1. Of course, the key step in ensuring that your loved ones are able to cope and work their way around your hearing loss is making sure that they know about it in the first place. Talk to them. Let them know that you find it hard to hear them in most situations. Most importantly, educate them on some of the ways with which they can communicate with you more clearly. Children are especially interested in the scientific aspect of things, so you can try showing them your digital hearing aids and explaining how they work.
2. You are more apt to hear and decipher what a person is saying if your full attention is on him or her. So, tell your friends and loved ones to get your attention first if they want to start a conversation with you. Just a simple tap on the shoulder, wave of a hand, or eye contact will do. This way, you would be able to contextualize their words and phrases properly.
3. Paying attention goes both ways. It also helps if the person you're talking to is facing you and paying you their full attention. If you can't hear their words clearly, you can, at least, be able to lip-read what they're saying.
4. Remind people around you not to speak all at once. Taking turns while speaking allows you to concentrate on just one speaker alone, without interference from other noises. Children are usually prone to excitement and would thus not wait for other speaker to finish, so this can also be a great opportunity for them to learn proper conversation manners (i.e. wait for other people to finish speaking first, before speaking yourself).
5. Keep the lights on and the music down. People with hearing conditions find it easier to hear what other people are saying if there are no other loud noises vying for their attention. So, remind your loved ones to turn the music down in the house. It's also easier for you to read people's lips if they are in a well-lit room.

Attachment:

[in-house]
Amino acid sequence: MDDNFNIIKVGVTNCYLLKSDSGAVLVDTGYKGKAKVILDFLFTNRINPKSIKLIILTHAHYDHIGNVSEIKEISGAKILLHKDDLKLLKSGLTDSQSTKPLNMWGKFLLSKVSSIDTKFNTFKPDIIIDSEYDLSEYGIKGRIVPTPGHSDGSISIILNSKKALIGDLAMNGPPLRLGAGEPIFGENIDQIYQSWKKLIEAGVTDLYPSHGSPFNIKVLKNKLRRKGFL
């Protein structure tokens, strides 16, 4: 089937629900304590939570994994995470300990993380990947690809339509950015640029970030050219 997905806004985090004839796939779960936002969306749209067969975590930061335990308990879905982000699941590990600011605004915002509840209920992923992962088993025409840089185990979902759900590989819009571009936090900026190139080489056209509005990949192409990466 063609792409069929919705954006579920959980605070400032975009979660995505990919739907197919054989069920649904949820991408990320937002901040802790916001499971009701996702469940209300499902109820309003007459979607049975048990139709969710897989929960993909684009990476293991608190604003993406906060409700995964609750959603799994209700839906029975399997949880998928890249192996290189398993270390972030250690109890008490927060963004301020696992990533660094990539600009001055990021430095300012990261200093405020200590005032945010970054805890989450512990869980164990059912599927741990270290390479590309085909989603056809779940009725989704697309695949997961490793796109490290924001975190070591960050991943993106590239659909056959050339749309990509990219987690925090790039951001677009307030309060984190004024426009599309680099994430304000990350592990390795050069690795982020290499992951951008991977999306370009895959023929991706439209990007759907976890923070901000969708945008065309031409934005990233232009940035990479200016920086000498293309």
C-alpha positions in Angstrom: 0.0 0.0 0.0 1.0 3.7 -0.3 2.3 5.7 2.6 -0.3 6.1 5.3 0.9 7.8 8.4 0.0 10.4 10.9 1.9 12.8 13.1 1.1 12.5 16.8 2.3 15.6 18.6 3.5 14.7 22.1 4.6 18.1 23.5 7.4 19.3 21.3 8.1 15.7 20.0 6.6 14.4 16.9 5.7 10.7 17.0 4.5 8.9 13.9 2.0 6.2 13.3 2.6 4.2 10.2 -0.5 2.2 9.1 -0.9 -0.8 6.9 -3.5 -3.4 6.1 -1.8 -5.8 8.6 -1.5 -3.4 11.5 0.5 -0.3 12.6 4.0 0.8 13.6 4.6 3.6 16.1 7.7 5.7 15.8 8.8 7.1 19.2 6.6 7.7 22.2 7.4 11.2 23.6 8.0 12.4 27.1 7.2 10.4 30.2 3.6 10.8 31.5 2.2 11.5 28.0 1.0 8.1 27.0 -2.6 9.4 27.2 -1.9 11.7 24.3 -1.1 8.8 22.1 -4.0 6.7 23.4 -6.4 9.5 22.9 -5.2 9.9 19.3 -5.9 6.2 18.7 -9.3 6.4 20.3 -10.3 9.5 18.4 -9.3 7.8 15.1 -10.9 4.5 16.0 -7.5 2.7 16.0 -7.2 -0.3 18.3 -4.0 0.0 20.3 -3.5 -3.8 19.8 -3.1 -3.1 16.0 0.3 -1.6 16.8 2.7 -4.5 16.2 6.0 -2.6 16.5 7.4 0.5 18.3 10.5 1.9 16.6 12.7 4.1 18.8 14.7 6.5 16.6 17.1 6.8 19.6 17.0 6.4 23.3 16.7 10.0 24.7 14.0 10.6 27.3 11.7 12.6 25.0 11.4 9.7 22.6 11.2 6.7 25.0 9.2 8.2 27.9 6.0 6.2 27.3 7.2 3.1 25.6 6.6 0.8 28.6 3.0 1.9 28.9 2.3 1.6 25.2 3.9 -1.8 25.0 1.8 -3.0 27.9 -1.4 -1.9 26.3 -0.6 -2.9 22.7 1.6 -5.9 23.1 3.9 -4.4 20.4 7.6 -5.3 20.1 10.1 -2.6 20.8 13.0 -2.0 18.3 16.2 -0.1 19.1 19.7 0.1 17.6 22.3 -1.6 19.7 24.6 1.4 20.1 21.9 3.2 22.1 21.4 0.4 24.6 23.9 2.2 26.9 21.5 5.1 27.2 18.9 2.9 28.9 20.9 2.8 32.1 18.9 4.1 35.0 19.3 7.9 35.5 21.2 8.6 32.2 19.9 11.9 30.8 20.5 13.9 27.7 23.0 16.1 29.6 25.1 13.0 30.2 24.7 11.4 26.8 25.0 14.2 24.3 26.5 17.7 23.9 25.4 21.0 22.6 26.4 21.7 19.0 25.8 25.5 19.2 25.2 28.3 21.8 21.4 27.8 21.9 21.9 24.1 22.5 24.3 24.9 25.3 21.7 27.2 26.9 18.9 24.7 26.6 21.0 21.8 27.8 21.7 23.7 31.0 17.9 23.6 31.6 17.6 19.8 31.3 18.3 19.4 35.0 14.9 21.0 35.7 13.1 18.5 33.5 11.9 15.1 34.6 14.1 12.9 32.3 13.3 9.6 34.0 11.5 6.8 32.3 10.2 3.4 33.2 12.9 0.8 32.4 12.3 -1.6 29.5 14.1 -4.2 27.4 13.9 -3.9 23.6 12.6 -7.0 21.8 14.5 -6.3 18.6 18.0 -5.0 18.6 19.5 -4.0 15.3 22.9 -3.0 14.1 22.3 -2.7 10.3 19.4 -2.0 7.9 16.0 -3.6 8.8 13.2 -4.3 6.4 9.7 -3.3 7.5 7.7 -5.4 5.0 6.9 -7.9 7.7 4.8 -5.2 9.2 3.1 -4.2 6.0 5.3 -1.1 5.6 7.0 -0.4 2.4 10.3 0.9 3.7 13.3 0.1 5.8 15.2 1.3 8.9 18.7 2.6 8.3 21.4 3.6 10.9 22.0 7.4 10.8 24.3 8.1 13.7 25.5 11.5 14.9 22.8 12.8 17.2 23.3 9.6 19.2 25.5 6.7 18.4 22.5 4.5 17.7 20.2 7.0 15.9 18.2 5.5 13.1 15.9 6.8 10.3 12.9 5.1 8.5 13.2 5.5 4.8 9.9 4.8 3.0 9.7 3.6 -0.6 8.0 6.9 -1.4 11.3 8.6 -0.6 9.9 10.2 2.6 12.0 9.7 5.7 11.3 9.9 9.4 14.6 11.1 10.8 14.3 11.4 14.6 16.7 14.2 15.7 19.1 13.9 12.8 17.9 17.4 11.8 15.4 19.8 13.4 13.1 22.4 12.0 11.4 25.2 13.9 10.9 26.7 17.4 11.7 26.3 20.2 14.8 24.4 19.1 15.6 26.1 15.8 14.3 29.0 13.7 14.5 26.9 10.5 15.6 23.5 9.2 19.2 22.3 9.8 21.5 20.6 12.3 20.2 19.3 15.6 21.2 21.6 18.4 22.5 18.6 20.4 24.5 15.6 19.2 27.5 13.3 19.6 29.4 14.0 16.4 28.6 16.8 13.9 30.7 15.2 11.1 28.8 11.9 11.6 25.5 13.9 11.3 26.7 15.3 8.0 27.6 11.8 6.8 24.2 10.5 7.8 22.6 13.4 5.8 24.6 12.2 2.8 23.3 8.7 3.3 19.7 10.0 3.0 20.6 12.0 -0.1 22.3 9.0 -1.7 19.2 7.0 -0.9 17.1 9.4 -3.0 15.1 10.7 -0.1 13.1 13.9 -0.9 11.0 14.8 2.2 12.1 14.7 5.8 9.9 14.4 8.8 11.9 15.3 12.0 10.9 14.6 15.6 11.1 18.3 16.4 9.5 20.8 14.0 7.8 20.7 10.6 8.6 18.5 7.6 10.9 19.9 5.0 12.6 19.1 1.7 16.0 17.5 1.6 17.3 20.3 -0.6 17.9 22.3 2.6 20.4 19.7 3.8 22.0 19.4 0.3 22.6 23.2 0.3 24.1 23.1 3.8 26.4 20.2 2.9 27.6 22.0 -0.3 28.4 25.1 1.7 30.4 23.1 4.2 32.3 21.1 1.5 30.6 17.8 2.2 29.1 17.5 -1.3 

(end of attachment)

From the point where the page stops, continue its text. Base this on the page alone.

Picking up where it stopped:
6. Despite popular belief, speaking slowly or raising one's voice at someone with hearing loss does not actually help them hear more clearly. Let people know that you are more likely to understand what they're hearing if they speak at a normal volume, while enunciating their words with clarity. Tell them to speak as if they are on-stage with an audience facing them if they are speaking to you. Someone with a clear and carefully-modulated voice is easier to understand over someone who is speaking too slowly or too loudly.
7. Communication takes a lot of work. Especially so, if you have hearing loss. It takes a lot of energy to concentrate on what people are saying. Best keep your body in tiptop shape always. Eat healthily, exercise, and get enough sleep. Don't let stress get the better part of you.
8. Don't just ask "What?" over and over when you can't understand a word or phrase. Ask people for clarification instead. Repeat what you've heard and ask them if it is correct or not. For children, you can have them spell out the word for you.
9. Make it known that you are enthusiastic about the conversation and want it to continue. People are more willing to communicate with you if they see you putting in the extra effort just to hear them. For children, you can talk to them on their level. Sit them on your lap or sit with them on the floor. Make sure that they know that you are willing to listen to what they have to say.
10. Look at the funny side of things. Humor is your best defense against the frustrations of hearing loss. And sometimes, all of the mishearings and misunderstandings that you make can make for some funny stories. The more you show how at ease you are with your hearing condition, the more people will be at ease with you too. People will also be more willing to engage you in conversation if they find you funny.
Hearing loss can be challenging. But hopefully, the tips above can help you and your loved ones communicate easier. Your condition isn't a burden if you don't treat it as one. So always keep a healthy outlook on things.